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Temporal aggregation and purchasing power parity persistence

  • Ahmad, Yamin
  • Craighead, William D.

This paper uses a unique new monthly US-UK real exchange rate series for the January 1794-December 2009 period to reexamine the academic debate over purchasing power parity (PPP). The consensus view described by Rogoff (1996) is that PPP holds in the long-run, but short-run deviations are very persistent, with half-lives ranging from 3 to 5 years. Most of the literature using long time series relies on the annual data developed by Lee (1976) and Lothian and Taylor (1996), which were both constructed from underlying higher-frequency data sources. Estimates of purchasing power parity persistence using these series may therefore be subject to temporal aggregation bias. We find evidence of aggregation bias which indicates the half-life of PPP deviations has been overestimated in much of the previous literature. We also find that estimates of the half-lives are further reduced once we account for the Harrod (1933)-Balassa (1964)-Samuelson (1964) effect. The result of aggregation bias appears to be robust even when considering the case that real exchange rates exhibit nonlinear dynamics.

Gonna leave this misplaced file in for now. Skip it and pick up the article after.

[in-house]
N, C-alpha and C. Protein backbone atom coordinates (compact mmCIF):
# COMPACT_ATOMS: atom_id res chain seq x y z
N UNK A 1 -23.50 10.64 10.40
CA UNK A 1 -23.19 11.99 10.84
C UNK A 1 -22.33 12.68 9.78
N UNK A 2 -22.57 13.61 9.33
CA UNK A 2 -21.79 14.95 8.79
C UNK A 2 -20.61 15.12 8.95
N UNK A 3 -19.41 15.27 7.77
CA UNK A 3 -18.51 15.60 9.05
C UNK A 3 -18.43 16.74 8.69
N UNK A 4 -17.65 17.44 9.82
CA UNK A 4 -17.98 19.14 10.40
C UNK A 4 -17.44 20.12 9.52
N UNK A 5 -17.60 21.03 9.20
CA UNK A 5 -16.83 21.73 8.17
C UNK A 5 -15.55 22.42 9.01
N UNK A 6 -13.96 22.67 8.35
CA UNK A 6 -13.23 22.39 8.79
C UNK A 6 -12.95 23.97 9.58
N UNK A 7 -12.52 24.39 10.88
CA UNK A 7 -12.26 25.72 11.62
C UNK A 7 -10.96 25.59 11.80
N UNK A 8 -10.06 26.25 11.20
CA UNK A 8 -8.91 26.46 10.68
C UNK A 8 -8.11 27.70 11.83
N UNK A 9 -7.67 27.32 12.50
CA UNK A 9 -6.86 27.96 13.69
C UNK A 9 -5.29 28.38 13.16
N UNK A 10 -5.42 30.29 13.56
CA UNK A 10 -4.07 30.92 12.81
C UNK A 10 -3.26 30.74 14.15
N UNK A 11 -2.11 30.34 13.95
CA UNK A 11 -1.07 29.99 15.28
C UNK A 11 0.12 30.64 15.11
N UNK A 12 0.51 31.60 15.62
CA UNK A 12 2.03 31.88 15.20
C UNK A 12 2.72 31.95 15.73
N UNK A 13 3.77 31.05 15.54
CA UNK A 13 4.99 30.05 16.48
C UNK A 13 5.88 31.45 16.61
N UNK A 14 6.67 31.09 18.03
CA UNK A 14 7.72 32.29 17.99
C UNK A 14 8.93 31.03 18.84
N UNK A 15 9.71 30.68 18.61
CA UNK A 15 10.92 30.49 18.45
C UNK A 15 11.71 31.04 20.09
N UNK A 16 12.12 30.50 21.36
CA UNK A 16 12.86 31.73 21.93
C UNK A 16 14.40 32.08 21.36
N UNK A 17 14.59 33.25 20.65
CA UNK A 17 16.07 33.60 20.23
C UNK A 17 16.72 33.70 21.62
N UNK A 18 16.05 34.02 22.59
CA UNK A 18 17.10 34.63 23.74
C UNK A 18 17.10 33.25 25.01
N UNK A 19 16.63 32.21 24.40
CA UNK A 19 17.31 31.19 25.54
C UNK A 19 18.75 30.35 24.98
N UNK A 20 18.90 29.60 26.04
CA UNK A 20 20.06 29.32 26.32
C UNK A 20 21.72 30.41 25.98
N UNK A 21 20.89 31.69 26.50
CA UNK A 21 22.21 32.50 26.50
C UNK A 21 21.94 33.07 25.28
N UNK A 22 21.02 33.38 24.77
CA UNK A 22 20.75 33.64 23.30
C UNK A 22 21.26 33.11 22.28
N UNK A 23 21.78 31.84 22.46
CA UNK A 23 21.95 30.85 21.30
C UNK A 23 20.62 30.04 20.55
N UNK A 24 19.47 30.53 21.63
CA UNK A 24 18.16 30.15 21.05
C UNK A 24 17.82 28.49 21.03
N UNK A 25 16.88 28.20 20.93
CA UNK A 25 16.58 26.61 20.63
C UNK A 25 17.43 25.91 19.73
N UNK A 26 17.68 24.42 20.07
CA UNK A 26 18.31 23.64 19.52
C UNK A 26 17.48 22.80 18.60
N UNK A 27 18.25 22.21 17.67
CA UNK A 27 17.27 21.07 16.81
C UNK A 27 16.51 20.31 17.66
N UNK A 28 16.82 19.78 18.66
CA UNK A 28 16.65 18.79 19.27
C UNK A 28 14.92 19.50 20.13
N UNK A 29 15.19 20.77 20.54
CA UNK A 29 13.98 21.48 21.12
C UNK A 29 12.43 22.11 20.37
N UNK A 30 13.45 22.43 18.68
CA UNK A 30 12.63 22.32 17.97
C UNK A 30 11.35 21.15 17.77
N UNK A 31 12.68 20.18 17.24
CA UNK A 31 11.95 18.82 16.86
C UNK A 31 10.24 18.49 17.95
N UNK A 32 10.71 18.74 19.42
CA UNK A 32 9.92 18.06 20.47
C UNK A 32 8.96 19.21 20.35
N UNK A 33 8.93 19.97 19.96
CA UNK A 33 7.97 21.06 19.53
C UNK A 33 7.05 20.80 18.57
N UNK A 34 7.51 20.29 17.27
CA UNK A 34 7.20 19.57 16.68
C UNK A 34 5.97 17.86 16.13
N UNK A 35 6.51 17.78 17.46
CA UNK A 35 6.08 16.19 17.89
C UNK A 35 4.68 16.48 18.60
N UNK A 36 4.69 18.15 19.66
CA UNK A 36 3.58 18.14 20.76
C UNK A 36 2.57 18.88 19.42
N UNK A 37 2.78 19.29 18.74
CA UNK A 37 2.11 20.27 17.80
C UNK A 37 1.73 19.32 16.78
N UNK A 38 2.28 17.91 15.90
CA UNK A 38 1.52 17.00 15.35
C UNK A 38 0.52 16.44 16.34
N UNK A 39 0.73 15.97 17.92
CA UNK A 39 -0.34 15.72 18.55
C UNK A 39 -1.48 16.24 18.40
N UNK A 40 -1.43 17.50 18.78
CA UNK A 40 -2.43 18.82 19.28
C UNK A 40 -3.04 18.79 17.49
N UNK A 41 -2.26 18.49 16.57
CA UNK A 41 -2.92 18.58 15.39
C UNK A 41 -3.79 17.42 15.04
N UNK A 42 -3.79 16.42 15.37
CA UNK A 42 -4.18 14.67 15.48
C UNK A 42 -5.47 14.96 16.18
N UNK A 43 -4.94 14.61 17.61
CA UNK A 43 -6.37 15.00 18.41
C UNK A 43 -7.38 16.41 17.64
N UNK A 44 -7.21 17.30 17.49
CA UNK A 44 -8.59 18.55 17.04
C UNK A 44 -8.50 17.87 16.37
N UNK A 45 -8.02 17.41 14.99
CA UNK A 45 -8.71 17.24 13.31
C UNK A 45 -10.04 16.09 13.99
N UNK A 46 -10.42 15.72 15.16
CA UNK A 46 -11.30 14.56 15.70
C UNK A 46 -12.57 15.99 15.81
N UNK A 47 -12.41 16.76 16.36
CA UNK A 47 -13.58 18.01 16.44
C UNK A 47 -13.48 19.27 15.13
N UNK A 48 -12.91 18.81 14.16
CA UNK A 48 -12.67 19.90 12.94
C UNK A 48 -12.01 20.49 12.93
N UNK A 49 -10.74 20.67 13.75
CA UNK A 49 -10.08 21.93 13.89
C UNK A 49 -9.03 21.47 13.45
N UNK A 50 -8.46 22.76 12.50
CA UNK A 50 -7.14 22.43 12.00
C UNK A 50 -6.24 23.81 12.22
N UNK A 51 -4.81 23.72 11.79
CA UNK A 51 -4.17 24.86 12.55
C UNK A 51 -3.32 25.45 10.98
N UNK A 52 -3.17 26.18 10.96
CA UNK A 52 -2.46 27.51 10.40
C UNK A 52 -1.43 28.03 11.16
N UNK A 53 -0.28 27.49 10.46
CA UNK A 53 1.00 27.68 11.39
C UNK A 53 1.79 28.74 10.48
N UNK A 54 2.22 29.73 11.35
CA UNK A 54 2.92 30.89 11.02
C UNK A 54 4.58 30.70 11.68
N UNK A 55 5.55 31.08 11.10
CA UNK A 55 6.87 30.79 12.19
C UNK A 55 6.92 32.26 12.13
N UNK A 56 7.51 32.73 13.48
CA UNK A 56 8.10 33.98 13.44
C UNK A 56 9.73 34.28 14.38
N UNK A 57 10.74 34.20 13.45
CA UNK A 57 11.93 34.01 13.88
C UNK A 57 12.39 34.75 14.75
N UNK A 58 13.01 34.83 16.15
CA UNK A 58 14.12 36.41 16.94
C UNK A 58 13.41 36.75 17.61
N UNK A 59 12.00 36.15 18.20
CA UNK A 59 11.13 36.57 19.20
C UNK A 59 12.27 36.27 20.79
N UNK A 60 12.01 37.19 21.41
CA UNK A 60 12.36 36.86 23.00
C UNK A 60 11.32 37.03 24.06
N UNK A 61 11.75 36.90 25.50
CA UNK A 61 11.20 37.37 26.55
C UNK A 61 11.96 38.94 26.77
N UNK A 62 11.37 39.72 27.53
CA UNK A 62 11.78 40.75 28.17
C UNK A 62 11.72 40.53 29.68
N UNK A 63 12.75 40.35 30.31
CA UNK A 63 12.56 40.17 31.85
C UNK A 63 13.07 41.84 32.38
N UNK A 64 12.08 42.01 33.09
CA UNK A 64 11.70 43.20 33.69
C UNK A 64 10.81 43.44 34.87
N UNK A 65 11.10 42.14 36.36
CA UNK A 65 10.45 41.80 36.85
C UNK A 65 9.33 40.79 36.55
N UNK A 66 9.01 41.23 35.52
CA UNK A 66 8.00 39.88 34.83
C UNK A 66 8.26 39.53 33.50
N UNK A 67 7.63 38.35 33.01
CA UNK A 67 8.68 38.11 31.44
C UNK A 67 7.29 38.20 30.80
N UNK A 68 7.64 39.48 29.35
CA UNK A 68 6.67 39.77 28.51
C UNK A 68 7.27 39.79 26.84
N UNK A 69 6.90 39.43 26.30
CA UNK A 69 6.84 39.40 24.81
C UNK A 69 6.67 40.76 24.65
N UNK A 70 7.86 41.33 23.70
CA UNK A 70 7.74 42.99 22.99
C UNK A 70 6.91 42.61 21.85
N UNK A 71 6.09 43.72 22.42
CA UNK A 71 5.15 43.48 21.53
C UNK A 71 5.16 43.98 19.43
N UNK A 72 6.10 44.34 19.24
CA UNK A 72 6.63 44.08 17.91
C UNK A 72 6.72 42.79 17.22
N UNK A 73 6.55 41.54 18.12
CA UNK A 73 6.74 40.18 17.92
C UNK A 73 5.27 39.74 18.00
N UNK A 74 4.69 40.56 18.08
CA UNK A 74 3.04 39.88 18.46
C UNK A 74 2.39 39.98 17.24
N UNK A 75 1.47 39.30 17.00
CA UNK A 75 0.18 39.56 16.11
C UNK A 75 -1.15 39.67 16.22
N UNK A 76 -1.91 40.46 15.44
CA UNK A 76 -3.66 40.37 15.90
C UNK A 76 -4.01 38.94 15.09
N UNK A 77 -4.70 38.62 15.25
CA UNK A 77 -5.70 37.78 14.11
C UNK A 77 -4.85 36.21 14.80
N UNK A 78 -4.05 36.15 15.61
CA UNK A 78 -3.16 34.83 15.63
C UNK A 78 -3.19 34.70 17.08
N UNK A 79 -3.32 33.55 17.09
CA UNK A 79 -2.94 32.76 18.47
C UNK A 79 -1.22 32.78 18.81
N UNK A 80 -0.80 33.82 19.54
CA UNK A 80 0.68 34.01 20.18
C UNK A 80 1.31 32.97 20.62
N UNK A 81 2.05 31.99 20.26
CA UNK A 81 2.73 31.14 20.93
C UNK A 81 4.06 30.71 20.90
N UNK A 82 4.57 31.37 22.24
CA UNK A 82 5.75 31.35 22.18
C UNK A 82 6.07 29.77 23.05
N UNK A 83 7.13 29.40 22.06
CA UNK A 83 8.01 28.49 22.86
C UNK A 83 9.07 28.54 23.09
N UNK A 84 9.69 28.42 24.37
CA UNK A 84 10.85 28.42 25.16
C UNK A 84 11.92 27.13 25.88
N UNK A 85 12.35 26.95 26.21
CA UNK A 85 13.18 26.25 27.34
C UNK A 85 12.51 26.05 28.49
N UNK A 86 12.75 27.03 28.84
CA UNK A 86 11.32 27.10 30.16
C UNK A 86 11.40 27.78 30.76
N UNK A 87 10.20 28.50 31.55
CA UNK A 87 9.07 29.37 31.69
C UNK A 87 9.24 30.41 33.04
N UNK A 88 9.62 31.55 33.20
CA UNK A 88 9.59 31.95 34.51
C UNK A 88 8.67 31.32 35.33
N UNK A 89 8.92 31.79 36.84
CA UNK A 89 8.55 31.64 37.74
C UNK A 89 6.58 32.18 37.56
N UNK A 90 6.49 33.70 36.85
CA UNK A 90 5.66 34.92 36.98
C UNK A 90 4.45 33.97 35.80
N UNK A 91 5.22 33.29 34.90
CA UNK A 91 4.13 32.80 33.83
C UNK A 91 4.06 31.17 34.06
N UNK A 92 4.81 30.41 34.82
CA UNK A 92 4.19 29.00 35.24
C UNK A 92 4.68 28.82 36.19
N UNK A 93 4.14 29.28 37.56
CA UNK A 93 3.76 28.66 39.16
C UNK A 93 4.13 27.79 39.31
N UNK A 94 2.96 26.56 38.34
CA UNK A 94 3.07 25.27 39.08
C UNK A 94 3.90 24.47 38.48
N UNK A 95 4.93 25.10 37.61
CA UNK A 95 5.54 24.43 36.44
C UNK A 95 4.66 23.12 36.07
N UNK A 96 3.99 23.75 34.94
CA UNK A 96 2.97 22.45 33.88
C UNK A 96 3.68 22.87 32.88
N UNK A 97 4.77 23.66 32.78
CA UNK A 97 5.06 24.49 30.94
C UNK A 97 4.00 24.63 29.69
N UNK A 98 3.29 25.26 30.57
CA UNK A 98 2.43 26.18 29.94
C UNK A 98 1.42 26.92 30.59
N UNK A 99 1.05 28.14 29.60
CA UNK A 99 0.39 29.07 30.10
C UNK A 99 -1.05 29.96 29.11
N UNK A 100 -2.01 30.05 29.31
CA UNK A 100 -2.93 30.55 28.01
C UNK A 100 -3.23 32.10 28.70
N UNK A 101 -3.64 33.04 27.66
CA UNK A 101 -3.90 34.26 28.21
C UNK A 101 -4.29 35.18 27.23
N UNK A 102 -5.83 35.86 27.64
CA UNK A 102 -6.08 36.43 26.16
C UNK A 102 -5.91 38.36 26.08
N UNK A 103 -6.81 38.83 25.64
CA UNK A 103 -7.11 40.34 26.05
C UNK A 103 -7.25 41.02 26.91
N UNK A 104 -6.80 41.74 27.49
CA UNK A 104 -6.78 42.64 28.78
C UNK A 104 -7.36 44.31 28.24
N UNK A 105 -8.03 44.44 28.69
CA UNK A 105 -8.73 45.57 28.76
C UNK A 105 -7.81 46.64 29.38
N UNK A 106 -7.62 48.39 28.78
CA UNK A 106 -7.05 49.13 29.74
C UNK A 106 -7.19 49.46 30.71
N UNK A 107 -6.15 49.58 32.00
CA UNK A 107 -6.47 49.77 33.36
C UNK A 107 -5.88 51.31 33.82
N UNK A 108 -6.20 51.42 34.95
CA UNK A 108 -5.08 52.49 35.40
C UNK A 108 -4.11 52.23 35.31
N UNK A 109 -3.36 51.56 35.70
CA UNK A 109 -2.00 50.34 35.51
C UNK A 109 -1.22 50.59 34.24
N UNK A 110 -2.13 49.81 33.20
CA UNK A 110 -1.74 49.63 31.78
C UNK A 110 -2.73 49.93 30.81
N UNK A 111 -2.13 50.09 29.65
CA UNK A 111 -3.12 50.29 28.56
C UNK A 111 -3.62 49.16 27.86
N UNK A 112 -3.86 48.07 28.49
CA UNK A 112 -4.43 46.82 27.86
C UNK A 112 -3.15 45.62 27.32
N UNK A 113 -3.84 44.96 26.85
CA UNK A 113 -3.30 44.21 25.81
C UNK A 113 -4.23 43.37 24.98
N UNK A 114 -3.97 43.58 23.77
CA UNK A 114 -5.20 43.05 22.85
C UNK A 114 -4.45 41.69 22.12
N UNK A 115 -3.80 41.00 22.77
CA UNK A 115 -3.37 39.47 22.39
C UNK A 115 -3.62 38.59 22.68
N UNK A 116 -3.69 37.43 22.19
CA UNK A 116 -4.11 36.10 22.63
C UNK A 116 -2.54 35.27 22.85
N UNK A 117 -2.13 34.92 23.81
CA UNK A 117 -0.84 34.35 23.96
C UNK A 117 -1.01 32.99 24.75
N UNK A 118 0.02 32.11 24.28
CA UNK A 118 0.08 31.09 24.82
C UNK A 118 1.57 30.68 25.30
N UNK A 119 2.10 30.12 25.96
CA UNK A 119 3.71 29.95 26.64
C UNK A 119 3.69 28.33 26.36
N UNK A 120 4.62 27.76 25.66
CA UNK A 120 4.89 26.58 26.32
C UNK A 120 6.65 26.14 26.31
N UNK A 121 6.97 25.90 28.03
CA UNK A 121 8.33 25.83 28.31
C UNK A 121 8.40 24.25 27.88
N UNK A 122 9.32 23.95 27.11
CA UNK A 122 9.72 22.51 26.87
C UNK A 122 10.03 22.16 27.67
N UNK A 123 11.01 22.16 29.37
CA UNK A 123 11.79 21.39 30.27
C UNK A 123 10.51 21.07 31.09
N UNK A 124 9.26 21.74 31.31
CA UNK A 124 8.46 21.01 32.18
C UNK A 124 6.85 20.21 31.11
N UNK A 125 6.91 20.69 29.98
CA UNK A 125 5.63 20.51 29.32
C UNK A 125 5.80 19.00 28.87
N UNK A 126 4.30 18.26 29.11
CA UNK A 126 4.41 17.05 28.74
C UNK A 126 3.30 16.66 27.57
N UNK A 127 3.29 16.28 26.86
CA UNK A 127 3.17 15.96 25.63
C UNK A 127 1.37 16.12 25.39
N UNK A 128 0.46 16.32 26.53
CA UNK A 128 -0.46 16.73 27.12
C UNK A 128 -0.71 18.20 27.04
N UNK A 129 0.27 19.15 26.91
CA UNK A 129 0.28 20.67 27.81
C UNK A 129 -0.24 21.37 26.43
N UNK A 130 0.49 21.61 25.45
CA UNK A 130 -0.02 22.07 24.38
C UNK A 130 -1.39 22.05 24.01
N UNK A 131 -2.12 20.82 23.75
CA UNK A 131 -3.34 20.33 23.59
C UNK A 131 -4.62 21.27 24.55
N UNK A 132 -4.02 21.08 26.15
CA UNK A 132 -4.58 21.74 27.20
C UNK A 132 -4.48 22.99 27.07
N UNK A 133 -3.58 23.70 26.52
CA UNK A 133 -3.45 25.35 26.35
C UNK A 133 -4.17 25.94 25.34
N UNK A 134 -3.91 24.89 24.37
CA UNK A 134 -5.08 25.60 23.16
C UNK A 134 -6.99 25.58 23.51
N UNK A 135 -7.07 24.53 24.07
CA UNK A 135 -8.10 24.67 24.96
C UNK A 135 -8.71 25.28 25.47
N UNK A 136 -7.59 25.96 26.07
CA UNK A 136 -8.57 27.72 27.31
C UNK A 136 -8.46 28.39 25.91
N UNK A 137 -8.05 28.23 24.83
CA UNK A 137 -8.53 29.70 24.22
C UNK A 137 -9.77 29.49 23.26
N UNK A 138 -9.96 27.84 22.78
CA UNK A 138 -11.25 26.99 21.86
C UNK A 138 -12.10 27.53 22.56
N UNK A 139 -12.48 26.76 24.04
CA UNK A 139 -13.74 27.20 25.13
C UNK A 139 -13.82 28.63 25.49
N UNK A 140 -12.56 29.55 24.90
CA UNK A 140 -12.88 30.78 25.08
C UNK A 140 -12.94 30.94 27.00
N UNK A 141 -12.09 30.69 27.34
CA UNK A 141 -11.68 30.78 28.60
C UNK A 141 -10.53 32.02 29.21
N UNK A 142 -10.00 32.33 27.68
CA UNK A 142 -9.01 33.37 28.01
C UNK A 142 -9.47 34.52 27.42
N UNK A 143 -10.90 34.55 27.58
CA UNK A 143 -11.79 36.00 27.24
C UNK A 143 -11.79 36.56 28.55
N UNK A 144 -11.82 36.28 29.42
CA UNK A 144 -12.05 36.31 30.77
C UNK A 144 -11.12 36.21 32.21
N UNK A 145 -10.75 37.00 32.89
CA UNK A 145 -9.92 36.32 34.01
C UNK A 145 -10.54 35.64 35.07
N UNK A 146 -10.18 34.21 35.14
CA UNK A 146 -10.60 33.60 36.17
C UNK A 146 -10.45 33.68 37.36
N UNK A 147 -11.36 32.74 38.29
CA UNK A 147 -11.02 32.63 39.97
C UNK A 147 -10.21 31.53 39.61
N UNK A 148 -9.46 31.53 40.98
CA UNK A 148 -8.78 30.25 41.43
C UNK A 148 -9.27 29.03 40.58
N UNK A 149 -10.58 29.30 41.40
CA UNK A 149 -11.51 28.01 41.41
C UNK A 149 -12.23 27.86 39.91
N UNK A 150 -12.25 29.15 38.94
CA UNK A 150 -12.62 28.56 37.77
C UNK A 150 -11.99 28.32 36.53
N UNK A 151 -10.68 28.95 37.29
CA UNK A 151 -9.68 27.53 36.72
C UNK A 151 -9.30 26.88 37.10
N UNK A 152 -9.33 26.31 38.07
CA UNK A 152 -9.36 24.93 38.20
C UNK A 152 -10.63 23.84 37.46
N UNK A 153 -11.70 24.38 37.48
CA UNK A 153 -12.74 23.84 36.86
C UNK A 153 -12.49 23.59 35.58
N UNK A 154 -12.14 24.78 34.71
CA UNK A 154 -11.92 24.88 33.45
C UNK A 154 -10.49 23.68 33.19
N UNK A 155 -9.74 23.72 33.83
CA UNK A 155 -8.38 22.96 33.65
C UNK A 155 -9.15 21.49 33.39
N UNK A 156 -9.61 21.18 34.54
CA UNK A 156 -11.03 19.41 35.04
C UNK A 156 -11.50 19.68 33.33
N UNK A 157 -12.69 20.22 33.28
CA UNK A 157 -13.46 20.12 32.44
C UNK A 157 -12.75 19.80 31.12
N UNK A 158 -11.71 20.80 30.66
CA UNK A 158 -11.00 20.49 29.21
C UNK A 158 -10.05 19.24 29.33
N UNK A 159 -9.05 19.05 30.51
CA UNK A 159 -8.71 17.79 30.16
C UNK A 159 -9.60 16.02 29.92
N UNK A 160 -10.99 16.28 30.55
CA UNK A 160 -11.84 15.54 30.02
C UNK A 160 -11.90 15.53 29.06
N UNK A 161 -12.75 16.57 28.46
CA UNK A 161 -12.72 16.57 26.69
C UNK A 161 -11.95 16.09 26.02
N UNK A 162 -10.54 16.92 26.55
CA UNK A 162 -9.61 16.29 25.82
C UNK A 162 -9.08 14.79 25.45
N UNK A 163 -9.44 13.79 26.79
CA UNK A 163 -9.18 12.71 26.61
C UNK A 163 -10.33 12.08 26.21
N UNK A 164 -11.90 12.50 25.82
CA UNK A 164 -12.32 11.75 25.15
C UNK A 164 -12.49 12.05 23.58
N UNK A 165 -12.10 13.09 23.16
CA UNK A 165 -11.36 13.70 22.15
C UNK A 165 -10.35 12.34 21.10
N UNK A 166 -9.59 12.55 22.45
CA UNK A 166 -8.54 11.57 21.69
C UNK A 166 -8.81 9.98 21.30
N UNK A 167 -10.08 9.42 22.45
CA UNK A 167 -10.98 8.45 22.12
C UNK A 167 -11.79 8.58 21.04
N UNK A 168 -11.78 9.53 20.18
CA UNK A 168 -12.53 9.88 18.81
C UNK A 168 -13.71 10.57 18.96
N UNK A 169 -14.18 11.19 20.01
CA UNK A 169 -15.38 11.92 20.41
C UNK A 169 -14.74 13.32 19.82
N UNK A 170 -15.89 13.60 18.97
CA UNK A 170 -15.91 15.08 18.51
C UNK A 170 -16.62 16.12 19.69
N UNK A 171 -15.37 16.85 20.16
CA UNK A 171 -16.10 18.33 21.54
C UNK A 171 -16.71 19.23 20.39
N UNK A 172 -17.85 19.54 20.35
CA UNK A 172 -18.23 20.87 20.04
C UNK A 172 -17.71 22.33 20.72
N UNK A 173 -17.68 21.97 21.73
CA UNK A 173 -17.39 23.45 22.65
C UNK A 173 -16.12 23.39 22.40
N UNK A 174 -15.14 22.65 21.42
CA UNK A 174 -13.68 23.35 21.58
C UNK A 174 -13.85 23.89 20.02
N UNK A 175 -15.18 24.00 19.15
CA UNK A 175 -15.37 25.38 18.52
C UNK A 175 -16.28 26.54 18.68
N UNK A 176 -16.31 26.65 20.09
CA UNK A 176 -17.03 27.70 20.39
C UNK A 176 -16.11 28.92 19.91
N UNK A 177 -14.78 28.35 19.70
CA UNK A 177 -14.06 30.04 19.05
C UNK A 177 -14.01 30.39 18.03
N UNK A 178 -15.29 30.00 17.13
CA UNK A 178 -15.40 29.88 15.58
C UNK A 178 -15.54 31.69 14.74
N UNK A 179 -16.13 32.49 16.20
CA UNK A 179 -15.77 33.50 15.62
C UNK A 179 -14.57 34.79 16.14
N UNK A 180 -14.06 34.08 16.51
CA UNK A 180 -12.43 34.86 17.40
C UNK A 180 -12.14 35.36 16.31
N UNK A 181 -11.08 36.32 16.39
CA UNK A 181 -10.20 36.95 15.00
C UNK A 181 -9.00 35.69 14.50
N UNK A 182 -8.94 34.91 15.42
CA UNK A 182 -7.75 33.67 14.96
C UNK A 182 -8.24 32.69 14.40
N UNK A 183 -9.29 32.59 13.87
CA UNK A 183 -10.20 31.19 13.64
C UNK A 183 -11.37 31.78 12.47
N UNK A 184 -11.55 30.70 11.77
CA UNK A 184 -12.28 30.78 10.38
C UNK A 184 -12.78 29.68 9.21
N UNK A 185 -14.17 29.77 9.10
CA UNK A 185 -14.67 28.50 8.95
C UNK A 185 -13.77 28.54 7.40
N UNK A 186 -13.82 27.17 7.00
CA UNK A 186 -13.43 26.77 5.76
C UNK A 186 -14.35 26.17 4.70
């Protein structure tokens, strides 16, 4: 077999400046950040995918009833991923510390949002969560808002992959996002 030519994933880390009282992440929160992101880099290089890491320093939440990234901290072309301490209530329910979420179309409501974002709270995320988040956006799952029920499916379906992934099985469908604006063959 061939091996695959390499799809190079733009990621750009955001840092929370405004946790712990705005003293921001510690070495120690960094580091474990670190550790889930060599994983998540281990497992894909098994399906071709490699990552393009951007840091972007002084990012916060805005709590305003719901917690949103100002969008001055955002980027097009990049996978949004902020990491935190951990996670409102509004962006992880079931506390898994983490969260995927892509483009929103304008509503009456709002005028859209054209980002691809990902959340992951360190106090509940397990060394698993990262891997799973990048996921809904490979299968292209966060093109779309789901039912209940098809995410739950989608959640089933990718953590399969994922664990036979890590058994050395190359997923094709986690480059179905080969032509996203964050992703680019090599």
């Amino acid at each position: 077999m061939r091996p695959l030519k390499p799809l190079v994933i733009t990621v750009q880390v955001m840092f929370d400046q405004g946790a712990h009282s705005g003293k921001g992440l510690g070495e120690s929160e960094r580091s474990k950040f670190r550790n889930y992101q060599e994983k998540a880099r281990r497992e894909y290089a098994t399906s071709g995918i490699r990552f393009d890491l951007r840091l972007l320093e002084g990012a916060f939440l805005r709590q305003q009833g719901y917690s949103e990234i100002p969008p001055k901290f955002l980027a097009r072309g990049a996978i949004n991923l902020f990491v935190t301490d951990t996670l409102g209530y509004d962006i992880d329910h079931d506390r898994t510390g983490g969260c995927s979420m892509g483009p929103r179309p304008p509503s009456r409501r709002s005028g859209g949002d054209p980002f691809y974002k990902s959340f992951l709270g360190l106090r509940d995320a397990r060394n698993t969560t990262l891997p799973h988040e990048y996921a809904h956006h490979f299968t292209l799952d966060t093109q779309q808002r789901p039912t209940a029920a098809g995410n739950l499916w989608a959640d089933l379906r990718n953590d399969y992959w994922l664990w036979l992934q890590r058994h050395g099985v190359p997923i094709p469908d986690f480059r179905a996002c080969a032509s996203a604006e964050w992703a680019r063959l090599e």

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Article provided by Elsevier in its journal Journal of International Money and Finance.

Volume (Year): 30 (2011)
Issue (Month): 5 (September)
Pages: 817-830

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Handle: RePEc:eee:jimfin:v:30:y:2011:i:5:p:817-830
Contact details of provider: Web page: http://www.elsevier.com/locate/inca/30443

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